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Page last updated at 14:35 GMT, Tuesday, 10 November 2009

How does Brown's handwriting compare with other PMs'?

The mother of a dead British soldier has called Gordon Brown's letter of condolence to her "disrespectful", partly because of his handwriting. But does his script, and those of other prime ministers, say anything about them?

The spelling mistakes in Gordon Brown's solemn letter to Jacqui Janes were not the only shortcoming, according to the bereaved mother.

In expressing his condolences for the death of Jamie Janes, who died in Afghanistan on 5 October, Mr Brown appeared to correct the soldier's first name, as well as rushing the communique.

"I saw he had scribbled out a mistake in Jamie's name," Ms Janes told the Sun newspaper. "The letter was scrawled so quickly I could hardly even read it and some of the words were half-finished. It's just disrespectful."

But what does Mr Brown's handwriting style, and those of other prime ministers, betray about their state of mind?

Some believe graphology - the study of handwriting - can help in the analysis of a person's character. Adam Brand, writing in Tuesday's Guardian, says Brown's script shows signs of "a compulsion and anxiety to get things right" while other elements reveal him to be someone who "likes to operate on his own".

Study of size, layout, slant, connectedness, speed, regularity, letter forms, angularity, and shading of handwriting
Popular as a recruitment selection tool in Germany and other continental European countries
Forensic graphology has some scientific and legal base
But relationships with objective measures of personality generally produce only weak and unstable correlations
Sources: Penguin Dictionary of Psychology; Oxford Dictionary of Psychology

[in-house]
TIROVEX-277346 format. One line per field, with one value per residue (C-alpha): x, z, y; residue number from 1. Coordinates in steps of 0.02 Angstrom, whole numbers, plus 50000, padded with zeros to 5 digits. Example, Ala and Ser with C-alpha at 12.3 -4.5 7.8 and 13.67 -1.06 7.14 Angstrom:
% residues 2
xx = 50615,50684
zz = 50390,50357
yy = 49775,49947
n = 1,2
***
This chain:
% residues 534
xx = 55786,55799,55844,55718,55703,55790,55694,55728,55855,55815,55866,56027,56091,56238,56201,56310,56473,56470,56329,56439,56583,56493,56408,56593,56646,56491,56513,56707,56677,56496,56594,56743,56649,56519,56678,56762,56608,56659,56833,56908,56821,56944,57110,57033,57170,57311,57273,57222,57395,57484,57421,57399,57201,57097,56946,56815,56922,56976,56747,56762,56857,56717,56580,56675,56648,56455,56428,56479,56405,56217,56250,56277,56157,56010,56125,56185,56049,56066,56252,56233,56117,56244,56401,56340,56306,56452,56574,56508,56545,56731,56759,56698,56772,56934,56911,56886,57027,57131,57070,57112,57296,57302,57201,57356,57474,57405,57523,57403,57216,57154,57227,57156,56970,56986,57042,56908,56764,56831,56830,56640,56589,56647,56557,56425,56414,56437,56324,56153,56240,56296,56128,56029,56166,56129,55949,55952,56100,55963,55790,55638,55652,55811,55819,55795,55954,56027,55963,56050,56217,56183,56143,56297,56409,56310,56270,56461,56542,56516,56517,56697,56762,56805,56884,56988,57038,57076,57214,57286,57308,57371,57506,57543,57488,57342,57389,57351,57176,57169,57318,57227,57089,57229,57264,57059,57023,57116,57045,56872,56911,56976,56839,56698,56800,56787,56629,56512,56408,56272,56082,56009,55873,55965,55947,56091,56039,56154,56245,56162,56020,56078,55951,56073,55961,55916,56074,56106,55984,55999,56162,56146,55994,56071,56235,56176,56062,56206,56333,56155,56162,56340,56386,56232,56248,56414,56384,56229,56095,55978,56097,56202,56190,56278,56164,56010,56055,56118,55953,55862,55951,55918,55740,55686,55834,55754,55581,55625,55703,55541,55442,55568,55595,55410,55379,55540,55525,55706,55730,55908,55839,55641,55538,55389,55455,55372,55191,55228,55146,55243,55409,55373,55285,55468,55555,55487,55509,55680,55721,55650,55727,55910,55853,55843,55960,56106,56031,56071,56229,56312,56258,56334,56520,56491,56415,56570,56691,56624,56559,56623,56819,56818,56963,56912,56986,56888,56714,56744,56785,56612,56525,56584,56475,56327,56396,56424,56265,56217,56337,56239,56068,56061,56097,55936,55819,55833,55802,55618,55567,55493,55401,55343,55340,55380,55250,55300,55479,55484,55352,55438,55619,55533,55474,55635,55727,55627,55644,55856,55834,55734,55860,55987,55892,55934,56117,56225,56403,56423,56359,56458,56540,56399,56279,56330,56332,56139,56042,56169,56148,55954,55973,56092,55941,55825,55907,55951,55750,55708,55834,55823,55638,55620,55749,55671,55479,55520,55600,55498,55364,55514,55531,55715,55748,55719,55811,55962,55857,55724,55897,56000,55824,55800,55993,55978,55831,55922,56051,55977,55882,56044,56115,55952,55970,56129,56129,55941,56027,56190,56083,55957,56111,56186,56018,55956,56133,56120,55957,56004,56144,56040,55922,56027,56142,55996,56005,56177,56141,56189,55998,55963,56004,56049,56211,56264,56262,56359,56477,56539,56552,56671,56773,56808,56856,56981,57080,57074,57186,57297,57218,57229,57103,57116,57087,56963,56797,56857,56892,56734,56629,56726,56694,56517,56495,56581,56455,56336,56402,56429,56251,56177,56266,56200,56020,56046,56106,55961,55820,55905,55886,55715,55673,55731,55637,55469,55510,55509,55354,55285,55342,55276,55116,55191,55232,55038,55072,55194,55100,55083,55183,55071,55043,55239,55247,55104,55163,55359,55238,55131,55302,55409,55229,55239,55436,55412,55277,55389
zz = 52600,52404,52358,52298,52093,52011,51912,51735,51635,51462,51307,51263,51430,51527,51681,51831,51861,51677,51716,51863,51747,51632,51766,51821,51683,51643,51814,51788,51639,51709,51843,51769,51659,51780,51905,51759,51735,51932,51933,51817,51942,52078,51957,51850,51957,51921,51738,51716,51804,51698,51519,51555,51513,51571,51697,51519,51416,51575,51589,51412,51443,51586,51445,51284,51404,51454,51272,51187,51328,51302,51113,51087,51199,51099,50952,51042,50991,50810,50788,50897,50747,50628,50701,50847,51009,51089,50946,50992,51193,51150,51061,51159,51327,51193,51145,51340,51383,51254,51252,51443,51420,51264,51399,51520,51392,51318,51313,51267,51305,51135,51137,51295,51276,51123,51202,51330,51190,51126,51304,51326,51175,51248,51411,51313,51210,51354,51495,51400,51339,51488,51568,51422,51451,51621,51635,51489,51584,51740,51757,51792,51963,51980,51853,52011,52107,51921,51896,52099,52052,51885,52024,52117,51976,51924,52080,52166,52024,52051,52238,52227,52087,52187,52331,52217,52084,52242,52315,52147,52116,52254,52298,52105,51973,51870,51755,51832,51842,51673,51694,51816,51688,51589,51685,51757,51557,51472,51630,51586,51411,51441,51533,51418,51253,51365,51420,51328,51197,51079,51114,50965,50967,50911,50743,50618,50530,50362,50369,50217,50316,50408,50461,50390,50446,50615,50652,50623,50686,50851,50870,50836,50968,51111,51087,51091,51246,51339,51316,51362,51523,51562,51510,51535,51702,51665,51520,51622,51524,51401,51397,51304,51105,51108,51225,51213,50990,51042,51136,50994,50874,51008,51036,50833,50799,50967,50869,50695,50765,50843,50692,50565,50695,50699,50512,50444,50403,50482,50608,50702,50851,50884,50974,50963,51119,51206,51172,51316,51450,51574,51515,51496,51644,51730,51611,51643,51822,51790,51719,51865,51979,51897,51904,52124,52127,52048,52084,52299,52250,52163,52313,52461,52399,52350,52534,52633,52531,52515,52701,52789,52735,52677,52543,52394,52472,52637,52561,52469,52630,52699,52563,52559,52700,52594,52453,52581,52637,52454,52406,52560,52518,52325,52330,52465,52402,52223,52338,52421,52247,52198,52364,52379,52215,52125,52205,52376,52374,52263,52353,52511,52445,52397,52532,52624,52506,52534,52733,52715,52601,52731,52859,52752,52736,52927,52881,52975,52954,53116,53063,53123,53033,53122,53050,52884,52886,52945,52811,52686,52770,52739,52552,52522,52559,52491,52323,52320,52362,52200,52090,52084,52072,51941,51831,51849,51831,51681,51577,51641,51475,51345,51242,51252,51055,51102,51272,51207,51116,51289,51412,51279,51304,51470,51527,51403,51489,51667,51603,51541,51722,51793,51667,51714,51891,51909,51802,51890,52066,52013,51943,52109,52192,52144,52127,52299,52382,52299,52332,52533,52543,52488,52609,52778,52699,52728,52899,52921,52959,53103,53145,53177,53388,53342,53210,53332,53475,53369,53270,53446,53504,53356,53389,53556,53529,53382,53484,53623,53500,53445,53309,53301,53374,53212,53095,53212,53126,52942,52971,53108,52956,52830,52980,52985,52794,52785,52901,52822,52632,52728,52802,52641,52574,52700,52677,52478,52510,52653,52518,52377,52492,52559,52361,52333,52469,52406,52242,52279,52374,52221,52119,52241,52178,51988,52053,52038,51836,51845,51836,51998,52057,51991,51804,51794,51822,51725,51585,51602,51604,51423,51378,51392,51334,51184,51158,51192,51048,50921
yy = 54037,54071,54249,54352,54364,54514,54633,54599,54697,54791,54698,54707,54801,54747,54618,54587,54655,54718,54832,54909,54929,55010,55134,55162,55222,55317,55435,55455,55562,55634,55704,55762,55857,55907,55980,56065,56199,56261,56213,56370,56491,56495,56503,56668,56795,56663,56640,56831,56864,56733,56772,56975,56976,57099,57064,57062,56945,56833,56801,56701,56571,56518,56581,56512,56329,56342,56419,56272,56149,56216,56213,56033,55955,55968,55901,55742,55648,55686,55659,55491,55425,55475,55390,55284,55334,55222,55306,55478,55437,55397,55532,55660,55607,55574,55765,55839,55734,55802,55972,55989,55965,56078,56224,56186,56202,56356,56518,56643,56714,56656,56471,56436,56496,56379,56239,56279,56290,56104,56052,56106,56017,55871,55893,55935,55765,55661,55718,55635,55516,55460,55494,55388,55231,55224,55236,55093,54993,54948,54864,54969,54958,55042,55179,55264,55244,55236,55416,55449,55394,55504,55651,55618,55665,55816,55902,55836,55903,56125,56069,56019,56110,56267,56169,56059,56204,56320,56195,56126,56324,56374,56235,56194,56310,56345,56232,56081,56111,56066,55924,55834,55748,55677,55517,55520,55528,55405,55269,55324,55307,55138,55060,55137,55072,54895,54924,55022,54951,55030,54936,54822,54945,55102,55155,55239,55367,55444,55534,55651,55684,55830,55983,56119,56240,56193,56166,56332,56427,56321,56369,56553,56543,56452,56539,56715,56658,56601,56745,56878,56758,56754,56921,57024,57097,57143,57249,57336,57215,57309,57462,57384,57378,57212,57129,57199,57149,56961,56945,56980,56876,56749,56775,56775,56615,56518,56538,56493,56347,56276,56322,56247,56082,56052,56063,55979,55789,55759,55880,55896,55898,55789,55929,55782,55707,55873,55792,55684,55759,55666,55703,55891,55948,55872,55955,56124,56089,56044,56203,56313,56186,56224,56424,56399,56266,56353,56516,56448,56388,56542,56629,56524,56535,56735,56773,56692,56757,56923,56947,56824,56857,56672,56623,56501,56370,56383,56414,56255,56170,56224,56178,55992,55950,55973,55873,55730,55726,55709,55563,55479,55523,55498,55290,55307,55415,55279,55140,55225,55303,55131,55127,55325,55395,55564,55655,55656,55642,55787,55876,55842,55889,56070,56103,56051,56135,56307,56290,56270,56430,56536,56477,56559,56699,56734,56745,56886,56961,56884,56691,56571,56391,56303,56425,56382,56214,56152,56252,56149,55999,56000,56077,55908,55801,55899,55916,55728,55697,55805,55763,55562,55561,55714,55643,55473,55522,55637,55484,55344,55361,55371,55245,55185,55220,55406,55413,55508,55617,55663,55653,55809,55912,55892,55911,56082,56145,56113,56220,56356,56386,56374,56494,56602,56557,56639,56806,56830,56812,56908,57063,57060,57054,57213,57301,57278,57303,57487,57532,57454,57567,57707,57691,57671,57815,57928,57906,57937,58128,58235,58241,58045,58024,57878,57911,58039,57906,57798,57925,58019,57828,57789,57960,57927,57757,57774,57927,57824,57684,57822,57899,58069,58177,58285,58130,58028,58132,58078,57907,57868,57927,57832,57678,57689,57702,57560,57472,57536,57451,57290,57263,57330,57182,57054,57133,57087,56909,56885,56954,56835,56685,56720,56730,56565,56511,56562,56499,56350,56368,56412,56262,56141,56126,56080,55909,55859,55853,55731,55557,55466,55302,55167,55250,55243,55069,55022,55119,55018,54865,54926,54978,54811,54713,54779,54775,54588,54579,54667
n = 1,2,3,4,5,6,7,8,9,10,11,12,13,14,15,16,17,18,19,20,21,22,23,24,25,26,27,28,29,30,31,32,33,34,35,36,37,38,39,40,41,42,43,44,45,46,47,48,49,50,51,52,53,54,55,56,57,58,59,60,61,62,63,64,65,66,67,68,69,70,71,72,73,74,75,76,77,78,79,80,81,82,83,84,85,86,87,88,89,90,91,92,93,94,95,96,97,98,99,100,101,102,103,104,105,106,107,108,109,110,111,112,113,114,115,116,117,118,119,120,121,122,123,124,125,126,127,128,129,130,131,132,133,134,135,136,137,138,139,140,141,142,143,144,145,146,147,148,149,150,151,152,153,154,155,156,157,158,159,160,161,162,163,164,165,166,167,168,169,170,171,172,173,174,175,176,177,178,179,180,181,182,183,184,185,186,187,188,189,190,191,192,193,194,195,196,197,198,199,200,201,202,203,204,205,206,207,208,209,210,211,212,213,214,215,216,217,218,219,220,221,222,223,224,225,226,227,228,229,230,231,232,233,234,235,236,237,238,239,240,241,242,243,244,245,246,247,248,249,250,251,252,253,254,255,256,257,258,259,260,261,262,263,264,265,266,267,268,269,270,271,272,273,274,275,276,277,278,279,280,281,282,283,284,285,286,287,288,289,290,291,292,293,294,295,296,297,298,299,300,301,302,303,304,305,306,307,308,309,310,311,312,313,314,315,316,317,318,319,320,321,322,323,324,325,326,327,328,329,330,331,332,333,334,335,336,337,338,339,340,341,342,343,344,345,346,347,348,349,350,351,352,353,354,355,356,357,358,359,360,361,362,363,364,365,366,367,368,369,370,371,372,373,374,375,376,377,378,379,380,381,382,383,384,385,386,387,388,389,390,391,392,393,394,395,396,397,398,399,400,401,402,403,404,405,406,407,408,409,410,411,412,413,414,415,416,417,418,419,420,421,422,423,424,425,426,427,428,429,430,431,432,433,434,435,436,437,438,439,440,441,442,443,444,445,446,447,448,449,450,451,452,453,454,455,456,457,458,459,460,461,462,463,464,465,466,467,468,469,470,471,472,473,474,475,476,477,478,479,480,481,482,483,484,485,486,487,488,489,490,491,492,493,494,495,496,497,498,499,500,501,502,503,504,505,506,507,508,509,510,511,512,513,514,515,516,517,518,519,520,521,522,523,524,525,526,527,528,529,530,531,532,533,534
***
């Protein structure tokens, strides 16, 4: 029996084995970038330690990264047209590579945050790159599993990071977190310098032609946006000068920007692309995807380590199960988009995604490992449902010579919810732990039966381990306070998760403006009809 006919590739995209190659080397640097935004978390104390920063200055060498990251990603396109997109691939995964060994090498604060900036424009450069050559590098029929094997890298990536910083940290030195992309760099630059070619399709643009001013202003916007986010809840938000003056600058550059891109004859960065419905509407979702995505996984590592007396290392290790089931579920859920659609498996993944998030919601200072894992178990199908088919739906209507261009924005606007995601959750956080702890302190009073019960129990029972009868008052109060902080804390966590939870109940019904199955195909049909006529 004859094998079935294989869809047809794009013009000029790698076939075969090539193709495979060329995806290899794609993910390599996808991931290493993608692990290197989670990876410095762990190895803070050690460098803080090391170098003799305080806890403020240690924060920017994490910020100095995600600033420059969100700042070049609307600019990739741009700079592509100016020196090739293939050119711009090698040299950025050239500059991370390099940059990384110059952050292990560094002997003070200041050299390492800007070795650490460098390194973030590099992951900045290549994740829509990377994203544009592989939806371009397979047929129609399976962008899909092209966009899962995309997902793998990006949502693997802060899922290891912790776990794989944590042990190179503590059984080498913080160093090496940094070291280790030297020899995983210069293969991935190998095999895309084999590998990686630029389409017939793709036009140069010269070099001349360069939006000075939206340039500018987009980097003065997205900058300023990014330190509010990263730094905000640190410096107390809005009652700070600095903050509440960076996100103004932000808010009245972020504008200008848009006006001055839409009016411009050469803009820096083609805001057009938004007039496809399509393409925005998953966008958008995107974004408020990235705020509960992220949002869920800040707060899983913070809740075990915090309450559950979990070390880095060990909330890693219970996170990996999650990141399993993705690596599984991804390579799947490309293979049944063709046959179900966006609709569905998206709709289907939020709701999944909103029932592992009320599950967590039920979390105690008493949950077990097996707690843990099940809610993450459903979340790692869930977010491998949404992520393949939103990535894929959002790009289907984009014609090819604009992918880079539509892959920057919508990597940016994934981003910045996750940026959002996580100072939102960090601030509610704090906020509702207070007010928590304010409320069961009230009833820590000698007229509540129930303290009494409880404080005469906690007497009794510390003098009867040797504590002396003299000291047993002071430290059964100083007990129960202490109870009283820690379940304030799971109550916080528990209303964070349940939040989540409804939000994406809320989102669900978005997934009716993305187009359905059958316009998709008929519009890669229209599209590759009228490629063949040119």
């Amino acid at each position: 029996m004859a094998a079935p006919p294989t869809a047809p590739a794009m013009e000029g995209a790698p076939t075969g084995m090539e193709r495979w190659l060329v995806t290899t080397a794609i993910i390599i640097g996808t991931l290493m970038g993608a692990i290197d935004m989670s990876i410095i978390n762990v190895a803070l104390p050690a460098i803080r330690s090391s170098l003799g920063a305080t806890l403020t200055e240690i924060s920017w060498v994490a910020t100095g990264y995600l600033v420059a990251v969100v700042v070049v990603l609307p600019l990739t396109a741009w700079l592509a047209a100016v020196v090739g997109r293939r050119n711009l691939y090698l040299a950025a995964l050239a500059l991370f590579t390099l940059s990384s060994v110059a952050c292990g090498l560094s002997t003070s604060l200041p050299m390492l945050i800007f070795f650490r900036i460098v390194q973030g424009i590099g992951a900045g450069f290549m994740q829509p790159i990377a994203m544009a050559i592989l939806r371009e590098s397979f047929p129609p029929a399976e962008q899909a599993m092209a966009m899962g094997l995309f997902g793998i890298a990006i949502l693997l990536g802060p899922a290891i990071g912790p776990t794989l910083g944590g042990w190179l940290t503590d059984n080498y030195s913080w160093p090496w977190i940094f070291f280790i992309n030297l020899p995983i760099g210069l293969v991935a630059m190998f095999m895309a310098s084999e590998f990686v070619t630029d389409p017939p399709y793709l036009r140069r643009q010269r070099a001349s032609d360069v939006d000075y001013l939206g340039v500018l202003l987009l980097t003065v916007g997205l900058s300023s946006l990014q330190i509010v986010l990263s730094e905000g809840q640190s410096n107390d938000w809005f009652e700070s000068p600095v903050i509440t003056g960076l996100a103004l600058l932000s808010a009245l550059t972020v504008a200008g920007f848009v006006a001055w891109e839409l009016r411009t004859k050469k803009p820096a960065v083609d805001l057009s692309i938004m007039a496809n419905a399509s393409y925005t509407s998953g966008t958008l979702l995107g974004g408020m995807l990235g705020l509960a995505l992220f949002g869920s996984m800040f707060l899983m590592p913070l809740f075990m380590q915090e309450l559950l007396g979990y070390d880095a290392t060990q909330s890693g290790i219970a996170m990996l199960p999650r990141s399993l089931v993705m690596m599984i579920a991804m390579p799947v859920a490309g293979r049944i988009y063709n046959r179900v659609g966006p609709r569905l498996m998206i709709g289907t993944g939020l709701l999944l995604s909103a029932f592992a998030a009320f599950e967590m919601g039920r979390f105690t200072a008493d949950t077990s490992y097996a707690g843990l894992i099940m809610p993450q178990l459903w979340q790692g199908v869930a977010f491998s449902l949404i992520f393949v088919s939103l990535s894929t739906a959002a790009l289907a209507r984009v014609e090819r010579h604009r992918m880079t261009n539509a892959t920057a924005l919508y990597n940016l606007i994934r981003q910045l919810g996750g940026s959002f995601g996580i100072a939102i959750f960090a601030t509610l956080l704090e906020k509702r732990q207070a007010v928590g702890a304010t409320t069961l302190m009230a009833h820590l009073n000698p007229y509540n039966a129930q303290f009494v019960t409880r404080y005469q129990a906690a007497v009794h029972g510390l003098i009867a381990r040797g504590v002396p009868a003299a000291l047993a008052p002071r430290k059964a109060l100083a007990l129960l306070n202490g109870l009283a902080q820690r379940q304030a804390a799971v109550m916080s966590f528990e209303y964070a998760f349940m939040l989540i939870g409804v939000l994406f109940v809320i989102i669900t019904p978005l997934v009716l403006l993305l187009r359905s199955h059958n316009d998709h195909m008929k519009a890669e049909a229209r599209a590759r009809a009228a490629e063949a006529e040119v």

But others dismiss graphology as a pseudoscience.

"There is no credible scientific evidence with it at all," says Richard Wiseman, a professor of public understanding of psychology. "Every controlled test has showed that no evidence has emerged."

While a person's handwriting might reflect they are in a hurry, he says, "there's nothing which compares it to their mood."

Graphologist Elaine Quigley, former head of the British Institute of Graphologists, disagrees. Here she gives her view of Mr Brown's style as well as those of Tony Blair and Margaret Thatcher.


"His writing has changed from the usual way it's laid out - it's more spaced out, both between the words and between the lines. This suggests he is tense, given the difficulty of the subject.

The way the left margin moves towards the right shows how urgently he wants to get it finished
Elaine Quigley

"It is very jerky. The separate lines don't flow together and the ends of the words are abrupt, as if he's cut them off. Look at the Es, for instance.

"This absence of flow suggests he doesn't communicate naturally. He's living on his nerves when he goes beyond his own environment and his own space.

"The right-hand-side of the letters signify one's connections with other people and the future. The way they are cut off suggests he can't empathise because it's not part of his make-up.

"The lower section of the letters show how you feel. The As and Gs and Ys are all abrupt, so he's focusing on getting this task done. And the way the left margin moves towards the right shows how urgently he wants to get it finished.

"Dropping the Es on some words, like "condolences" and "colleagues" suggests he is expedient and he is sub-consciously abbreviating."


Tony Blair's 'to-do' list in 1997

"His words have an easy flow to them and this suggests he has a lot of charm and is very articulate. One word is even flowing into the next - "to court". He doesn't like routine or boredom, but style, fluidity and flexibility.